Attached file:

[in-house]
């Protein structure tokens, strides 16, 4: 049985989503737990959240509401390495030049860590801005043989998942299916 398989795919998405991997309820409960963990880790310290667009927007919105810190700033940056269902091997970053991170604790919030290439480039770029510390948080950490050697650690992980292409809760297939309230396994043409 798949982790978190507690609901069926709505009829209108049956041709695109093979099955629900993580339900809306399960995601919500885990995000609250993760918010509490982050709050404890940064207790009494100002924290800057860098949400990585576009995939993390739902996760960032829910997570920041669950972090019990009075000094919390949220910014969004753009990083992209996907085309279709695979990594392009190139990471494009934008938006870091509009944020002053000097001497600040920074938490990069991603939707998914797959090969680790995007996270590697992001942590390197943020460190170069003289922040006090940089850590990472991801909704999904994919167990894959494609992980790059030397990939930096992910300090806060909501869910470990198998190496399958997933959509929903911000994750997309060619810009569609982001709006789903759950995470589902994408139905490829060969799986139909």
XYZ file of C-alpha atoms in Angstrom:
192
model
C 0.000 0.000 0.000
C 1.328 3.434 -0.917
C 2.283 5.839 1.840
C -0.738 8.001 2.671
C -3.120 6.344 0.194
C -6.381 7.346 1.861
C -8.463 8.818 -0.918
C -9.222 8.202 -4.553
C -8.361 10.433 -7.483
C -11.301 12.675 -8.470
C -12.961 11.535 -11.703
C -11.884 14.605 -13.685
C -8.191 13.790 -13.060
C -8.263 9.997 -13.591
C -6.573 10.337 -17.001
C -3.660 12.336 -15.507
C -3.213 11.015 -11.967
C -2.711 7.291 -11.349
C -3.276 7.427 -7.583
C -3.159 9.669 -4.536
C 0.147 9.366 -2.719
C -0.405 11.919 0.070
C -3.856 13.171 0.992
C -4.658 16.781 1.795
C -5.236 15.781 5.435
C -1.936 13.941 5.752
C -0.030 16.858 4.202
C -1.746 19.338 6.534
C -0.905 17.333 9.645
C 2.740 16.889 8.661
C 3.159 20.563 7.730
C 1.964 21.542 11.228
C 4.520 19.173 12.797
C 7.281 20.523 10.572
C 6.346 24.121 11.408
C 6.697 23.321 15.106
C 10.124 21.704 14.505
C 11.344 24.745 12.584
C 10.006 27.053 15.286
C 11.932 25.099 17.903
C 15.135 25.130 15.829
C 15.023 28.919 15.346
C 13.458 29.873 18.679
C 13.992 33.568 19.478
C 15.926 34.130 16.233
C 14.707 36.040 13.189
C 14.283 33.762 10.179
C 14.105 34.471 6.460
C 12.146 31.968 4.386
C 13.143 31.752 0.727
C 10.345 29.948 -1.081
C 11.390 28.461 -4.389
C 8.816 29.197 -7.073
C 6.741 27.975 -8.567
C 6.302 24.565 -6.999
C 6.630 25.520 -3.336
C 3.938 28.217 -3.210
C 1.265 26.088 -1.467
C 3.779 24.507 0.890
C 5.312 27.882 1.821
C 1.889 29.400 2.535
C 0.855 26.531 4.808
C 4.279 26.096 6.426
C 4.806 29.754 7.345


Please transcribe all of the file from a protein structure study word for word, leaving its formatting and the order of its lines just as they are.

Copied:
[in-house]
């Protein structure tokens, strides 16, 4: 049985989503737990959240509401390495030049860590801005043989998942299916 398989795919998405991997309820409960963990880790310290667009927007919105810190700033940056269902091997970053991170604790919030290439480039770029510390948080950490050697650690992980292409809760297939309230396994043409 798949982790978190507690609901069926709505009829209108049956041709695109093979099955629900993580339900809306399960995601919500885990995000609250993760918010509490982050709050404890940064207790009494100002924290800057860098949400990585576009995939993390739902996760960032829910997570920041669950972090019990009075000094919390949220910014969004753009990083992209996907085309279709695979990594392009190139990471494009934008938006870091509009944020002053000097001497600040920074938490990069991603939707998914797959090969680790995007996270590697992001942590390197943020460190170069003289922040006090940089850590990472991801909704999904994919167990894959494609992980790059030397990939930096992910300090806060909501869910470990198998190496399958997933959509929903911000994750997309060619810009569609982001709006789903759950995470589902994408139905490829060969799986139909």
XYZ file of C-alpha atoms in Angstrom:
192
model
C 0.000 0.000 0.000
C 1.328 3.434 -0.917
C 2.283 5.839 1.840
C -0.738 8.001 2.671
C -3.120 6.344 0.194
C -6.381 7.346 1.861
C -8.463 8.818 -0.918
C -9.222 8.202 -4.553
C -8.361 10.433 -7.483
C -11.301 12.675 -8.470
C -12.961 11.535 -11.703
C -11.884 14.605 -13.685
C -8.191 13.790 -13.060
C -8.263 9.997 -13.591
C -6.573 10.337 -17.001
C -3.660 12.336 -15.507
C -3.213 11.015 -11.967
C -2.711 7.291 -11.349
C -3.276 7.427 -7.583
C -3.159 9.669 -4.536
C 0.147 9.366 -2.719
C -0.405 11.919 0.070
C -3.856 13.171 0.992
C -4.658 16.781 1.795
C -5.236 15.781 5.435
C -1.936 13.941 5.752
C -0.030 16.858 4.202
C -1.746 19.338 6.534
C -0.905 17.333 9.645
C 2.740 16.889 8.661
C 3.159 20.563 7.730
C 1.964 21.542 11.228
C 4.520 19.173 12.797
C 7.281 20.523 10.572
C 6.346 24.121 11.408
C 6.697 23.321 15.106
C 10.124 21.704 14.505
C 11.344 24.745 12.584
C 10.006 27.053 15.286
C 11.932 25.099 17.903
C 15.135 25.130 15.829
C 15.023 28.919 15.346
C 13.458 29.873 18.679
C 13.992 33.568 19.478
C 15.926 34.130 16.233
C 14.707 36.040 13.189
C 14.283 33.762 10.179
C 14.105 34.471 6.460
C 12.146 31.968 4.386
C 13.143 31.752 0.727
C 10.345 29.948 -1.081
C 11.390 28.461 -4.389
C 8.816 29.197 -7.073
C 6.741 27.975 -8.567
C 6.302 24.565 -6.999
C 6.630 25.520 -3.336
C 3.938 28.217 -3.210
C 1.265 26.088 -1.467
C 3.779 24.507 0.890
C 5.312 27.882 1.821
C 1.889 29.400 2.535
C 0.855 26.531 4.808
C 4.279 26.096 6.426
C 4.806 29.754 7.345